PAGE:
This is largely because there are limited personal benefits to us doing this work. One might consider that it offers professional fulfilment, and a reminder of why we came into a dental care professional role. But there are limited financial rewards, and certainly no parity with our colleagues who are dentists.

Scope of practice

As two distinct dental professional groups, we are more than capable of offering NHS dental treatment to patients within our scope, but what is needed for this to work, is a change in conditions, and a change in culture, both inside and outside of the profession.

Oral healthcare team members need to have an understanding, an appreciation and a respect for what their colleagues are capable of. In understanding all this, there needs to be the will to educate the public in who we are and what we can do. To offer reassurance that they are safe in our chairs, we know what we are doing, and this comes via validation from all of our colleagues.

Dentistry has changed, the population has changed. Technology, and developments in materials and knowledge, have progressed so much now that much of the restorative work is unrecognisable to how it used to be. What hasn’t changed is disease prevention and oral health promotion. Dentistry is now less reactive and more preventive in its nature – more of a collaboration between clinician and patient, and less something that is ‘done to them’.

This is a strength of DH and DTh – this is what we do.

It is important to celebrate our professions and to consider how far they have come in a relatively short period of time. We are the cornerstones of prevention; the future of oral healthcare for our patients and the public. DH and DTh are valued members of the oral healthcare team, opening up the opportunity of access to care for patients and can manage some patient’s oral health from the cradle to the grave.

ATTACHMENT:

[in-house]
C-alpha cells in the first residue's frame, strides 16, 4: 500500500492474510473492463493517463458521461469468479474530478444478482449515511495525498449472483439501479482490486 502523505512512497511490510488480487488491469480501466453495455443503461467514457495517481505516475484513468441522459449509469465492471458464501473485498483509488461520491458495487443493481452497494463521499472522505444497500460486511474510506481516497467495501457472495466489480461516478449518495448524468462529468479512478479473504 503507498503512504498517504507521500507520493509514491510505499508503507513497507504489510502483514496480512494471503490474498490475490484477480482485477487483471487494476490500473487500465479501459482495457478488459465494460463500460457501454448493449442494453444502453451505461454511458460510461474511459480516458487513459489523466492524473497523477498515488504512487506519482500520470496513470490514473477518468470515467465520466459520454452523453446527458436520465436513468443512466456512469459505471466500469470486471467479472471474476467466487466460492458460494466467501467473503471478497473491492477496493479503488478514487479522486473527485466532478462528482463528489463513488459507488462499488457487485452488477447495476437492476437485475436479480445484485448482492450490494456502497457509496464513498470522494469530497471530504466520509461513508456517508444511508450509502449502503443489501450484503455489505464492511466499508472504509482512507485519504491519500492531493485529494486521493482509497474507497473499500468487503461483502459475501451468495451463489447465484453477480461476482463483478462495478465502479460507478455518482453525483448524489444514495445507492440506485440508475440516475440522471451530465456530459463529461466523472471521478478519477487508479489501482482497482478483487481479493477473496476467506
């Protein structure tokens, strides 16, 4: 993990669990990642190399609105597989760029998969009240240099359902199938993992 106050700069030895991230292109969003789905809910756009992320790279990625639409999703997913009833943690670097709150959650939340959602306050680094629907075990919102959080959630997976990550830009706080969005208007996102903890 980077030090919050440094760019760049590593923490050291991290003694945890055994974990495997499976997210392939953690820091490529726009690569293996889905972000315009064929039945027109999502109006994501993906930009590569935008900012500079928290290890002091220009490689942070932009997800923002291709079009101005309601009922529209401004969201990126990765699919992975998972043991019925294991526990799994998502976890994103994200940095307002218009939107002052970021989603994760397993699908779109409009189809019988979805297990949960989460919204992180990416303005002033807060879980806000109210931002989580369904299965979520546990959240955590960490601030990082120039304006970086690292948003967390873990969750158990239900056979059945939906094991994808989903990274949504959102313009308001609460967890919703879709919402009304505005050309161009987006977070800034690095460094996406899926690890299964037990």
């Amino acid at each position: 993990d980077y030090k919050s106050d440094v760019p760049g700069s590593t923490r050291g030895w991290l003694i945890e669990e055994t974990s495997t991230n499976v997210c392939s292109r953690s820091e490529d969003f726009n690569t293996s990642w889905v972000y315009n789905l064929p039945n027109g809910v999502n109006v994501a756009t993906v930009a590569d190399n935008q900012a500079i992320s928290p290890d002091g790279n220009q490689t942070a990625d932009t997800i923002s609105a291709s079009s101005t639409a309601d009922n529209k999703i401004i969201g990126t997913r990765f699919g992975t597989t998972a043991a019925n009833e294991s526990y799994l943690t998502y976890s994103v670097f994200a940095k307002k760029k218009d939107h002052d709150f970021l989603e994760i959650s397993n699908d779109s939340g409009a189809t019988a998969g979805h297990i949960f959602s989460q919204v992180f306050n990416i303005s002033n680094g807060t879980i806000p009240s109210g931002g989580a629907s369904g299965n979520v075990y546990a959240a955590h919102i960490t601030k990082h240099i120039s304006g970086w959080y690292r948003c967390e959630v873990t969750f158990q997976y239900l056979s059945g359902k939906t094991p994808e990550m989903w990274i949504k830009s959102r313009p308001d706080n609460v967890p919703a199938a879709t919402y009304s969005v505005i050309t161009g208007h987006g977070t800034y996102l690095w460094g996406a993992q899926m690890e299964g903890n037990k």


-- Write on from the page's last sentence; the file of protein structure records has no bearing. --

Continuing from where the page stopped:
‘An exciting time’

Now, bar some additional training, we have the authority to work to our full autonomy. This is such an exciting time; we can undertake further professional education such as a master’s or a PhD, we can work in education, research, within dental industry, or own and run our own dental practice, and be the constant in a patient’s life.

There are some who wish for more skills to be added to our scope of practice, but this will, in my opinion, mean we lose some of the essence of what it means to be a DH or DTh; a specialist in prevention. If the scope expands, we move into the territory of being a dentist, and if that is desired, then one can train to be a dentist. Others want prescribing rights, again one could go and be a dentist. But with these further responsibilities, which are not wanted by the whole profession, may come additional financial burdens.

As we are offered more responsibility within the NHS, we need to ensure that the environment is fair and equitable. We are not someone’s cheaper workforce. We are not here to be taken advantage of.

BSDHT are here for you, every step of the way. From your student training to when you retire and the president sends you a congratulatory card. This is one of the nicest jobs that I have, writing a card to someone I have never met, a DH or DTh who has spent their lifetime caring for patients in their community.

And that is a beautiful thing. We are one big group of dental care professionals; we are all dental professionals who care. And that is something to celebrate.